When I was first testing out the Xbox 360, it bugged me that two of the big features didn’t come with the system. To play original Xbox games you had to download the latest emulation software through Xbox Live, and to stream music and photos from the PC you had to download a file to the computer from the 360 Web site. This goes against the whole premise of the 360 as all-in-one home entertainment box: If you’re trying to attract new gamers and nongamers, you need to give them everything from the minute they open the box. But I didn’t mention this in my review, giving Microsoft the benefit of the doubt. I figured if they hadn’t been rushing to meet the launch date then the emulation and PC software would have been on an included CD.
I’m not giving Microsoft the benefit of the doubt anymore. The annoyance of having to download the emulation software in itself isn’t too much, but it’s a result of a conscious decision not to make the 360 fully backward compatible. That was a terrible decision, and Microsoft should be called out on it.
When I was trying to catch up on the games I had missed during the year for my holiday gift guide, I had a few Xbox games I hadn’t gotten around to playing. With only a half-working Xbox, I figured I’d be OK when the 360 review unit arrived. But no; Oddworld: Stranger’s Wrath, Battlefield 2, and Sid Meier’s Pirates aren’t on the backward compatibility list. I had to borrow a friend’s Xbox and as a result didn’t have time to test them all. Obviously Microsoft shouldn’t be making its decisions to make things easy for game critics, but this affects anyone who has an Xbox and a 360. Why should anyone have to keep two power-hungry systems hooked up when one can theoretically play both systems’ games? And it doesn’t make any business sense. The Xbox may have a lot of hard-core gamer fans, but it got spanked by the PS2 among general gamers; there about 25 million Xboxes sold versus more than 100 million PS2s sold. So for the millions of people who don’t have original Xboxes but will theoretically be buying the 360, Microsoft is cutting off a huge revenue stream by not letting them play a bunch of Xbox titles.
The 360 Web site has a Q and A on backward compatibility with Todd Holmdahl, the Corporate Vice President of the Xbox Product Group. And even given that it’s a PR piece, the whole thing is clearly a bunch of bollocks. Here’s some of Holmdahl’s ways of spinning the limited backward compatibility:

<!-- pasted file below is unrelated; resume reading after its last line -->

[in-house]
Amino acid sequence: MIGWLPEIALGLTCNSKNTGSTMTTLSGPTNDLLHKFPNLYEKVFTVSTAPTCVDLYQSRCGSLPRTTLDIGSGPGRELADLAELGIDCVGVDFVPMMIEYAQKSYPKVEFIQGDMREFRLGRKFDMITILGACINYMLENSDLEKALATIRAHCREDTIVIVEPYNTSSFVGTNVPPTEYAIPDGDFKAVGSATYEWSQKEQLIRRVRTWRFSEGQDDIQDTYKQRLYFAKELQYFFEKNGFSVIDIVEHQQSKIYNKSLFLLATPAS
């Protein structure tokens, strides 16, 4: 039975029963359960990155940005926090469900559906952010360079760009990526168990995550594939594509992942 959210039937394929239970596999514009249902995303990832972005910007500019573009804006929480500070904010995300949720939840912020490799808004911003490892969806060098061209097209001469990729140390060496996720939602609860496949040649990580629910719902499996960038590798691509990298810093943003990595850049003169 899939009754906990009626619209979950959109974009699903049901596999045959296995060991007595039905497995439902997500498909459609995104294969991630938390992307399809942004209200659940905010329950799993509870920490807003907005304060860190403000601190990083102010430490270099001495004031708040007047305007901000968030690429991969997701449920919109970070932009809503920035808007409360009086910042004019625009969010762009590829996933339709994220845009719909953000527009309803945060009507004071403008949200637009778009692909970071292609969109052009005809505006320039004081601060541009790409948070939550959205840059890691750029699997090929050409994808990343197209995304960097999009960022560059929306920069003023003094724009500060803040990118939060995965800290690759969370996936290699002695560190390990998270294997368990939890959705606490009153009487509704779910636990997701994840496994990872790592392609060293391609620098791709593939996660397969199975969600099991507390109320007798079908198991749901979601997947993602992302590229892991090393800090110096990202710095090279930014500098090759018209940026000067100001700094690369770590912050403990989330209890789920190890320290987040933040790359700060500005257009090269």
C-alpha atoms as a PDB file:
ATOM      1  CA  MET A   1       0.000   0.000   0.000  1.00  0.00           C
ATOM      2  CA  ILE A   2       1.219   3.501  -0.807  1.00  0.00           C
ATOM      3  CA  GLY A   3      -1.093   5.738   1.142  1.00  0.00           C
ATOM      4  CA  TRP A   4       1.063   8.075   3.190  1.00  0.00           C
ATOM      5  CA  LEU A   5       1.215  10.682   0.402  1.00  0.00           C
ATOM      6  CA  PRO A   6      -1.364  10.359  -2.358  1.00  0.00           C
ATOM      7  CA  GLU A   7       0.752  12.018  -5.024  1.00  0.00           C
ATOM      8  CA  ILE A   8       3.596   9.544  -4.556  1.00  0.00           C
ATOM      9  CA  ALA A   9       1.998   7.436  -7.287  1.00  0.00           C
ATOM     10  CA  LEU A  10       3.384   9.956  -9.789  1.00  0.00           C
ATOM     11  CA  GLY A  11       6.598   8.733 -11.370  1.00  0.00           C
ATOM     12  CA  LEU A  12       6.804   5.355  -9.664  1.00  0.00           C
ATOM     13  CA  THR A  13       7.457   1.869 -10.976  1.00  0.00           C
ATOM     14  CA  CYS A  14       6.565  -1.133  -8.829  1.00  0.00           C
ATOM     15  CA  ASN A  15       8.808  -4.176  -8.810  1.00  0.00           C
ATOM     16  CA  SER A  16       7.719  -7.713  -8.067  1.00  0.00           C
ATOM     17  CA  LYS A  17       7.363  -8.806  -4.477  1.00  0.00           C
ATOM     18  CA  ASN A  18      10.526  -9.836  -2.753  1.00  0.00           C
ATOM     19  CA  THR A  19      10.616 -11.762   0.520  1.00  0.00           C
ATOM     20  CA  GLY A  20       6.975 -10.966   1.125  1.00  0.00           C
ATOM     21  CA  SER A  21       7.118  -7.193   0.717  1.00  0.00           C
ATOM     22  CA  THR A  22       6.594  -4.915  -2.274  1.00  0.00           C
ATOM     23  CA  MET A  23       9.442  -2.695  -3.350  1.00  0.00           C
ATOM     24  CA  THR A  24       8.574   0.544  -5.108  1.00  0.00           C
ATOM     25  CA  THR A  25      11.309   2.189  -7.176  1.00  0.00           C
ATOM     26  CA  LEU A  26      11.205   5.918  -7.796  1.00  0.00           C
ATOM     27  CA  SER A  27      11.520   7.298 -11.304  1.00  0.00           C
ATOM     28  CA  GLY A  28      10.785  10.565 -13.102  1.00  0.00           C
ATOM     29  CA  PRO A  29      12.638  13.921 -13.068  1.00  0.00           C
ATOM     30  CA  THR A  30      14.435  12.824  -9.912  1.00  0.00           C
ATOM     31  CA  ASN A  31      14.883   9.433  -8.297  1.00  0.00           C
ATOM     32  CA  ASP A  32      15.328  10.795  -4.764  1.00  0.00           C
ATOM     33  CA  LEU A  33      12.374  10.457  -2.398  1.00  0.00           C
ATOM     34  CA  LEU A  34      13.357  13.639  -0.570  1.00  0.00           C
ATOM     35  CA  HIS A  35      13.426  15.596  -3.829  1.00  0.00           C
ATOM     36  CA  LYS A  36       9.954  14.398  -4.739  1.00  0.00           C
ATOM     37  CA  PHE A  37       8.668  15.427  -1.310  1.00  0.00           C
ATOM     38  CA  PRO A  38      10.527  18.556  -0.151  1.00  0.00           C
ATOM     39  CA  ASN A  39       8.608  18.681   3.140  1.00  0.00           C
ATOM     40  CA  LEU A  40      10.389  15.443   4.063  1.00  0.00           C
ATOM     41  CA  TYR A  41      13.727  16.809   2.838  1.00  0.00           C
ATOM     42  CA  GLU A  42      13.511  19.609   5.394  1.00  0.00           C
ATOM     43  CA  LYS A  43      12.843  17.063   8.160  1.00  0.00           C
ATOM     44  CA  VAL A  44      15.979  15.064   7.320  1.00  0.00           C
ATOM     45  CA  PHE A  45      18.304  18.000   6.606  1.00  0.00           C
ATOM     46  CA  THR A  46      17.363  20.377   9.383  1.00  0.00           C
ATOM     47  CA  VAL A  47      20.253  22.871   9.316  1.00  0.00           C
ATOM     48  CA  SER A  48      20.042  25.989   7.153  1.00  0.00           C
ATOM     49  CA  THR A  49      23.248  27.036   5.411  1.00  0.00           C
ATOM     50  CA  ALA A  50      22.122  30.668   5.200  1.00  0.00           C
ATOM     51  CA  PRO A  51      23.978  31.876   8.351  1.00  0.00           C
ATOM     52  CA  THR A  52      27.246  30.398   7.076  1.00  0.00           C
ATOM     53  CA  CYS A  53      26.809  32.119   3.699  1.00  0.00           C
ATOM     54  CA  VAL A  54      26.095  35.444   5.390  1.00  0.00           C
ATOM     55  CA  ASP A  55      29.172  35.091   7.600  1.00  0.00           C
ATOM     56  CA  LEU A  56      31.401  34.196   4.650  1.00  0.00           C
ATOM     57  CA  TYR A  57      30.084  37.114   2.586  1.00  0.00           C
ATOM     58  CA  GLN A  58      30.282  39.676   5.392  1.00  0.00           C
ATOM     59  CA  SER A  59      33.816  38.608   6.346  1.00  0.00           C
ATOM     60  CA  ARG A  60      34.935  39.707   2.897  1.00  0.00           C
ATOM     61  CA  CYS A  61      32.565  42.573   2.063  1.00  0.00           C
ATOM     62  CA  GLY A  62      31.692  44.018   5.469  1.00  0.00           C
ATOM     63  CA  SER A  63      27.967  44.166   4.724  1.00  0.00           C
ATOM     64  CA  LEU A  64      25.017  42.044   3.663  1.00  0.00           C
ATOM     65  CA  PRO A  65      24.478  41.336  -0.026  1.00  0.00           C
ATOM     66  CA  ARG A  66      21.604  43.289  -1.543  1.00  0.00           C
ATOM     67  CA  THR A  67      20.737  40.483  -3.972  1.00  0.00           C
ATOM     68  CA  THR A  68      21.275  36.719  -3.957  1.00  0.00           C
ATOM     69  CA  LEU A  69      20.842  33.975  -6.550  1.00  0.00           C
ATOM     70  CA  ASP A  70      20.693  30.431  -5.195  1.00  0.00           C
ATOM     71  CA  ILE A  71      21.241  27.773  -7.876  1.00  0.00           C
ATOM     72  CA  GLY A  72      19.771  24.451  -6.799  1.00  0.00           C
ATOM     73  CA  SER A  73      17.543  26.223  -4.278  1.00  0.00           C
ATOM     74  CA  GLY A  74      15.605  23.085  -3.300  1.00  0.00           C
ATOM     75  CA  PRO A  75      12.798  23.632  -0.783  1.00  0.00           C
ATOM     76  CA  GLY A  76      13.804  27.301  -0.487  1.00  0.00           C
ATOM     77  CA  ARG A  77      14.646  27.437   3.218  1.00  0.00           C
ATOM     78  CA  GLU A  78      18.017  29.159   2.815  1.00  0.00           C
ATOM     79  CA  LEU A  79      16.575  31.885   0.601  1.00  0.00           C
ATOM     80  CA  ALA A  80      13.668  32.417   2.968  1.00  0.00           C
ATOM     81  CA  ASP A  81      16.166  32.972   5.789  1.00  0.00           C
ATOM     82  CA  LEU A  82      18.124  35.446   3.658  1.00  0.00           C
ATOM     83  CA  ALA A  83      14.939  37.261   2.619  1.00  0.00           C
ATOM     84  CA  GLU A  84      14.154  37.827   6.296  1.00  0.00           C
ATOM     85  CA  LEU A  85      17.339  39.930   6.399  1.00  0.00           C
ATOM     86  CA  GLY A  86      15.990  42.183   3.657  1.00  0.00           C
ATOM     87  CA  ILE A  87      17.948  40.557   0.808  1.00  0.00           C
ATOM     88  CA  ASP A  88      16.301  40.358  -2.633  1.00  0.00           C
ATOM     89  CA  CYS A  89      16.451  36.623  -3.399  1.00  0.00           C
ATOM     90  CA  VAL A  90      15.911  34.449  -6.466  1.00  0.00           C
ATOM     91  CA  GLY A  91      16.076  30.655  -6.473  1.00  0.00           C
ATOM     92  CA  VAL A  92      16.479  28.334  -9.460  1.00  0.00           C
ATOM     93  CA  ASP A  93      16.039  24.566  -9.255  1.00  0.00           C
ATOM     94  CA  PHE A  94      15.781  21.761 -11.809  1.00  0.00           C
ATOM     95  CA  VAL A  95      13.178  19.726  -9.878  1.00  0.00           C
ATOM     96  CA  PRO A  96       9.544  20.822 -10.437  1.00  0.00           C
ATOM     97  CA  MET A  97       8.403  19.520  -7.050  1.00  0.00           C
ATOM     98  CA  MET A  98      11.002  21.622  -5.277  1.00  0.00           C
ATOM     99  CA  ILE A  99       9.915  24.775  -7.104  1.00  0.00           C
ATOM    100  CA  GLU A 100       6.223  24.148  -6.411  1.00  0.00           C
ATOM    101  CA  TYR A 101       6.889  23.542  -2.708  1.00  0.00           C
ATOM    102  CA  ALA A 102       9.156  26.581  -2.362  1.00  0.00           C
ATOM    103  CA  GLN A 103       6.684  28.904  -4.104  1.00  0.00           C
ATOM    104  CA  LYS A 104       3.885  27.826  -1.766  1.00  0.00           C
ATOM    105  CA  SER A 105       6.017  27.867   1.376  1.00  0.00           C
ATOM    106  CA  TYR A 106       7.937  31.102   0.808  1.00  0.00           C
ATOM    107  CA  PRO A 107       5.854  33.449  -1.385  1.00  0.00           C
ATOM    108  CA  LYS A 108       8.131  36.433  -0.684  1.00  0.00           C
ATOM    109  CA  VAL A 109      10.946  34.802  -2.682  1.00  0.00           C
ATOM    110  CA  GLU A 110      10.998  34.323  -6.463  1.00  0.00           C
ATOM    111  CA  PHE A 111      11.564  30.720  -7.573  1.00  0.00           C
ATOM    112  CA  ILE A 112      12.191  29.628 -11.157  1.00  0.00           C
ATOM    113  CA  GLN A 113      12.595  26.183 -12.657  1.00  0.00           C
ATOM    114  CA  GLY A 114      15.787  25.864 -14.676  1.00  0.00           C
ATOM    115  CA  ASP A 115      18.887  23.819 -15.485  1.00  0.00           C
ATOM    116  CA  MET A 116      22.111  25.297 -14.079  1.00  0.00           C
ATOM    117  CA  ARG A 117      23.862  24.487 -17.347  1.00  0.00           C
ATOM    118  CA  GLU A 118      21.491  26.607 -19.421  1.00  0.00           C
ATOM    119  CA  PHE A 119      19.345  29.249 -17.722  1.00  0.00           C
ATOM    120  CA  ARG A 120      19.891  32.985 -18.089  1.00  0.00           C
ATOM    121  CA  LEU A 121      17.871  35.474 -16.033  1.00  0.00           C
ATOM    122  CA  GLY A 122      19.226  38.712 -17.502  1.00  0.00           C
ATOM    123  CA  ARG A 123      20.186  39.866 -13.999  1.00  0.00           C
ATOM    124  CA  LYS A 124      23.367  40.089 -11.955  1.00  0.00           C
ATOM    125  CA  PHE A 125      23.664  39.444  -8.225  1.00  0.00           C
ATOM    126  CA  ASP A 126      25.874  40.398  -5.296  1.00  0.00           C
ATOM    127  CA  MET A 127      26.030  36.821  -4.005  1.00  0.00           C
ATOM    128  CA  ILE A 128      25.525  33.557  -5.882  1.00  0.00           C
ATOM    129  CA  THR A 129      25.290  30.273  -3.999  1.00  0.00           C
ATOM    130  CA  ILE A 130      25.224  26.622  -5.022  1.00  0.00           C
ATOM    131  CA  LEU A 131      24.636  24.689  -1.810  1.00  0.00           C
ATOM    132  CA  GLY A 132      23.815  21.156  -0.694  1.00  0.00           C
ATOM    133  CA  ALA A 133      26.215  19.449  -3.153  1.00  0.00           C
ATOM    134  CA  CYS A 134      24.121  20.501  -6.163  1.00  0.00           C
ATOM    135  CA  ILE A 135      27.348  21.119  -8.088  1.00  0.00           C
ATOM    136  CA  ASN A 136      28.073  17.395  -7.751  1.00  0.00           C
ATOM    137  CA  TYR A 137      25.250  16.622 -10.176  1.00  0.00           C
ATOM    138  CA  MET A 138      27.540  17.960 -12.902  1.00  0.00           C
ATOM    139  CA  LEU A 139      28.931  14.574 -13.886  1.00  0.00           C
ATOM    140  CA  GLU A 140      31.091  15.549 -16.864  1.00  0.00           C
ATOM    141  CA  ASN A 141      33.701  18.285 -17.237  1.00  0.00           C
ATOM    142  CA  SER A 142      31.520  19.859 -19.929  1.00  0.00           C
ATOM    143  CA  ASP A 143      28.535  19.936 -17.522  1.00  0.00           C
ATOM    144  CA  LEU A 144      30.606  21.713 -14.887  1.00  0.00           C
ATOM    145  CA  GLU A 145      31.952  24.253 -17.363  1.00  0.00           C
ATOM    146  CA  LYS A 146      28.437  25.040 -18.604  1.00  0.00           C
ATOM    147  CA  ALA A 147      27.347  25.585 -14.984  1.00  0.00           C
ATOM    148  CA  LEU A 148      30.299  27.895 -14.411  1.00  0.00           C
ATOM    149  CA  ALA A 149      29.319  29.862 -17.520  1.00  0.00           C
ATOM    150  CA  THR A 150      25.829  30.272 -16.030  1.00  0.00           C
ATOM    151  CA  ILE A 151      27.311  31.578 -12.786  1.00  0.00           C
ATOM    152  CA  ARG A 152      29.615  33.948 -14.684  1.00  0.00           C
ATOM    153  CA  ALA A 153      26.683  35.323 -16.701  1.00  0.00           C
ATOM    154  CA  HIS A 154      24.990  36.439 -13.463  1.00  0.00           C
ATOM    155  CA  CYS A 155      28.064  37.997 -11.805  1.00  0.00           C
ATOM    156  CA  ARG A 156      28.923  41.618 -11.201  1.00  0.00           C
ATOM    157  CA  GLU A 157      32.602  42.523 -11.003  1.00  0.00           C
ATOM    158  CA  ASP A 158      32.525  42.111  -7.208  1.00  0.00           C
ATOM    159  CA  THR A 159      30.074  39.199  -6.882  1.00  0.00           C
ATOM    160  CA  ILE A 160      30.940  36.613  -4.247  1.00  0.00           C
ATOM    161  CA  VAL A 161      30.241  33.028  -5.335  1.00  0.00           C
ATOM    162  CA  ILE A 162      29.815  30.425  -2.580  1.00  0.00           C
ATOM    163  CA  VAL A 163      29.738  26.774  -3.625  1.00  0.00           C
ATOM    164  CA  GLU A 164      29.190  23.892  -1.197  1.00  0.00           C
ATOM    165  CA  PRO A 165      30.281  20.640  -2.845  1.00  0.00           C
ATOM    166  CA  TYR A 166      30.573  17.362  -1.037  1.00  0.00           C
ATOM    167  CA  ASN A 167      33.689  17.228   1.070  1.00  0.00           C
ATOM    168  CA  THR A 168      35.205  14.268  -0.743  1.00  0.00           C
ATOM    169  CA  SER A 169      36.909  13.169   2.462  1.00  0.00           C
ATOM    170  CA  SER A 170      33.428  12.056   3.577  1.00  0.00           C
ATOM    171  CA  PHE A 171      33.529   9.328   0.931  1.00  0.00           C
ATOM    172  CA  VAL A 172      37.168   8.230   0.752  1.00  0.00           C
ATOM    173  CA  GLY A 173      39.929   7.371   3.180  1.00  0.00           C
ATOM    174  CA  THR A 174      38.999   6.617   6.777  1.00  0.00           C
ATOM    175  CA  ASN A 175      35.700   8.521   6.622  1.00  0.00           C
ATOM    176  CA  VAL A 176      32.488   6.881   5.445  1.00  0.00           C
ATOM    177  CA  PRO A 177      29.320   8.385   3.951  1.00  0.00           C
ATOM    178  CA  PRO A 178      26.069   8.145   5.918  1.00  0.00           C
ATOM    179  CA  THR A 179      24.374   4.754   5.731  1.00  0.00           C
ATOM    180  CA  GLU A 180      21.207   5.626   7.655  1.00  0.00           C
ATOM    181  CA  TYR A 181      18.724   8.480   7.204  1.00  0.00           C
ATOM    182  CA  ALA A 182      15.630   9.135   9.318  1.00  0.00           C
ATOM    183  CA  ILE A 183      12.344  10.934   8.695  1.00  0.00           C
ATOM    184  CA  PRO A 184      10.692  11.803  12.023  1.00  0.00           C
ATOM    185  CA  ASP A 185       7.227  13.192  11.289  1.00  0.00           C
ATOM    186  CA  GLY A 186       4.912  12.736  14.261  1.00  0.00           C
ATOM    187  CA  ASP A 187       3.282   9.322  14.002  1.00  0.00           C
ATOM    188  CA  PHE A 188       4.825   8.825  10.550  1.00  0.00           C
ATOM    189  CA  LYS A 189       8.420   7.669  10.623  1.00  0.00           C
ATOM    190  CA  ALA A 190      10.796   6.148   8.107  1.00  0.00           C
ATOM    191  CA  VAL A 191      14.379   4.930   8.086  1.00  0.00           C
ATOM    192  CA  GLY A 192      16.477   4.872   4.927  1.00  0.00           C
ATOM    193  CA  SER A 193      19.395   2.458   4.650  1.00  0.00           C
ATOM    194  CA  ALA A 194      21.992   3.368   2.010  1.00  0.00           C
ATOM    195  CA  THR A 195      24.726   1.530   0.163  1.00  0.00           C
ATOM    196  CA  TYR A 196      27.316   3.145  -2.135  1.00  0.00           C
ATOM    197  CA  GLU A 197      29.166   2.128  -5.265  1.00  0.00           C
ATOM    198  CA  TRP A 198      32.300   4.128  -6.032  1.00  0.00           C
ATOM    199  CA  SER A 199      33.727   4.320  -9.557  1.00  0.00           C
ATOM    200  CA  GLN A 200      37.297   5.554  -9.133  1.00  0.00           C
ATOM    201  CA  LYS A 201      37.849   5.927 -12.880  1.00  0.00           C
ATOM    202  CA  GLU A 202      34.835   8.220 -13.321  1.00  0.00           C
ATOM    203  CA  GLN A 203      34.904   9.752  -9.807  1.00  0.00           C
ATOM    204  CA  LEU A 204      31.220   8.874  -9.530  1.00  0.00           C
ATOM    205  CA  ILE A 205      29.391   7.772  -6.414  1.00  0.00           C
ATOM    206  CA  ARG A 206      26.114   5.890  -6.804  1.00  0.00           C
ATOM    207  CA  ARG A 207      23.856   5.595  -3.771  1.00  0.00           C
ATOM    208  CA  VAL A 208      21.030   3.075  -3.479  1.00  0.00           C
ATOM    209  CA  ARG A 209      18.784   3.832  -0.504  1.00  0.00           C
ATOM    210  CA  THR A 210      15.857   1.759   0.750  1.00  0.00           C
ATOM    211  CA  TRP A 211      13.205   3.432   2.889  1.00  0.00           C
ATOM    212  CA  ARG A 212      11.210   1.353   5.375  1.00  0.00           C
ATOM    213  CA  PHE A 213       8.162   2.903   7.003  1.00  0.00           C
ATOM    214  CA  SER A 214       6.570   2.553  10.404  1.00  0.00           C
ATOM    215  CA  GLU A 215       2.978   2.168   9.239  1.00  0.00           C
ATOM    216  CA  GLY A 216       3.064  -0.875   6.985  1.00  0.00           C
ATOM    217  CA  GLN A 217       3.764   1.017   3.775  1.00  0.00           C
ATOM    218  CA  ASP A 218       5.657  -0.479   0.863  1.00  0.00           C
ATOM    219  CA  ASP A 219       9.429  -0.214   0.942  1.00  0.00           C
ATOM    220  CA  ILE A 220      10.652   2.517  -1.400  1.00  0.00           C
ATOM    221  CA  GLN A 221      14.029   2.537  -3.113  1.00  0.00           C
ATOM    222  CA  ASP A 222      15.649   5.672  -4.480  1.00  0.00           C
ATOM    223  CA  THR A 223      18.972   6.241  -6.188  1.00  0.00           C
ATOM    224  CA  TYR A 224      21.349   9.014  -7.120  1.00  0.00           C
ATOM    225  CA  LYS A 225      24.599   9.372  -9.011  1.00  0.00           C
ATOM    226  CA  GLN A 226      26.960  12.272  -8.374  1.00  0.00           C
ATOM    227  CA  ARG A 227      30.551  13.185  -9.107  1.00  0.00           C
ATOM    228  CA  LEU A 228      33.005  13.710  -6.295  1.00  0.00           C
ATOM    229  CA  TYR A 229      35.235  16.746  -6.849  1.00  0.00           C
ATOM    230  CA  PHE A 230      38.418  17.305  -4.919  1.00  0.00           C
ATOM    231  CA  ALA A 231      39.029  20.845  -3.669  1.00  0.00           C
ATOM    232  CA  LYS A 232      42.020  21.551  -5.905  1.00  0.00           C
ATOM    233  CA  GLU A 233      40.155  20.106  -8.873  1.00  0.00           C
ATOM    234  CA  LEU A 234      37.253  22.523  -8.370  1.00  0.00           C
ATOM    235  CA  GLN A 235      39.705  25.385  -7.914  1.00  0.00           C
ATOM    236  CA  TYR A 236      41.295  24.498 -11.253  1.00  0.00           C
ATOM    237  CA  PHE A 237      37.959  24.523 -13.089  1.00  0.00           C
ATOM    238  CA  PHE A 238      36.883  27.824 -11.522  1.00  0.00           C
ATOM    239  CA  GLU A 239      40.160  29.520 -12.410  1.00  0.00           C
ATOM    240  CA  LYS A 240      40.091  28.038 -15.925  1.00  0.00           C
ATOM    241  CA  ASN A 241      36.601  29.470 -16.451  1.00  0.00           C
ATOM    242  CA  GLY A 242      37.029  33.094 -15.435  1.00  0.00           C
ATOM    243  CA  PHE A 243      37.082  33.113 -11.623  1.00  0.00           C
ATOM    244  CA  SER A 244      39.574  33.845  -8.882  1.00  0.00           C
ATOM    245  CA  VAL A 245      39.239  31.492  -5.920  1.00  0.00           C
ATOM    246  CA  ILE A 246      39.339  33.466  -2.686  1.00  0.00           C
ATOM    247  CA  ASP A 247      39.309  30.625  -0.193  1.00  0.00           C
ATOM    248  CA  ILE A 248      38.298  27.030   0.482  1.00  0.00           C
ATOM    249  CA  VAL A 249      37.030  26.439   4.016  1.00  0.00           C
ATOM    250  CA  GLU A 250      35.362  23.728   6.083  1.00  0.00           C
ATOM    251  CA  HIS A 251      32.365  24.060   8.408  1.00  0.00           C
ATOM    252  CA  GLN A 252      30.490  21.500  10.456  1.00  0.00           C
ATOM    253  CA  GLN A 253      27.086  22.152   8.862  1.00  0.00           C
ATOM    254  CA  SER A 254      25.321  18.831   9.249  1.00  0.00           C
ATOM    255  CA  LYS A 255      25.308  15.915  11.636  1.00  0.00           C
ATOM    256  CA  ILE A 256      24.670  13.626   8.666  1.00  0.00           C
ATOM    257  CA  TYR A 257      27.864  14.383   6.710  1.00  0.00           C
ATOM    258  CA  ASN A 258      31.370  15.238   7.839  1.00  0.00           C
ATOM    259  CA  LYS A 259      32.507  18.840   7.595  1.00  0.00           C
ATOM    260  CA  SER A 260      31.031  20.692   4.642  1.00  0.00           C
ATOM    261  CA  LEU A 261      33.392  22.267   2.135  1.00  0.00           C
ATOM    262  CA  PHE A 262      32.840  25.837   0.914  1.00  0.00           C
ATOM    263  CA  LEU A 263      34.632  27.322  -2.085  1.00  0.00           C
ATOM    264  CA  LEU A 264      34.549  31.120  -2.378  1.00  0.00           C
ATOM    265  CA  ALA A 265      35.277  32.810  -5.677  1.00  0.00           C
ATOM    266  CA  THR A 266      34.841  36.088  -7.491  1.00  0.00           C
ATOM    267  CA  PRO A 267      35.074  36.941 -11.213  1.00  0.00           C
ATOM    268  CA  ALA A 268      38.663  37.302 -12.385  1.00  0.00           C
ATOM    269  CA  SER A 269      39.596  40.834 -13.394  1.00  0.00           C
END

We’ve been working hard to certify as many original Xbox games to work on Xbox 360 as possible. This process is a detailed procedure that we’re committed to, but it means that not every game is going to be ready on day one.
We’re working hard to determine the next batch of backward compatible titles, and would love to get feedback directly from gamers as well.
We knew that our transition to the new and much more powerful CPU and GPU would make backward compatibility challenging, but many gamers told us that backward compatibility was something that was important to them for the next-generation Xbox. To make this possible, we needed to emulate the Xbox hardware including the Xbox CPU and GPU.This is a huge feat for the team and is a perfect example of how powerful the platform is because of the three-core architecture in the CPU and the powerful GPU. A software solution not only shows off the power of the platform but also demonstrates its flexibility.
Please. Microsoft is Microsoft. It can do anything. If J Allard et al wanted to make the 360 fully backward compatible, they could have. But that would have made the old system obsolete, and Microsoft wasn’t willing to do that. Of course, that logic only works if you produce enough consoles to threaten your old system. With a paltry 400,000 or fewer 360s out there, Microsoft could have safely made everyone happy by making all Xbox games playable.
— December 28, 2005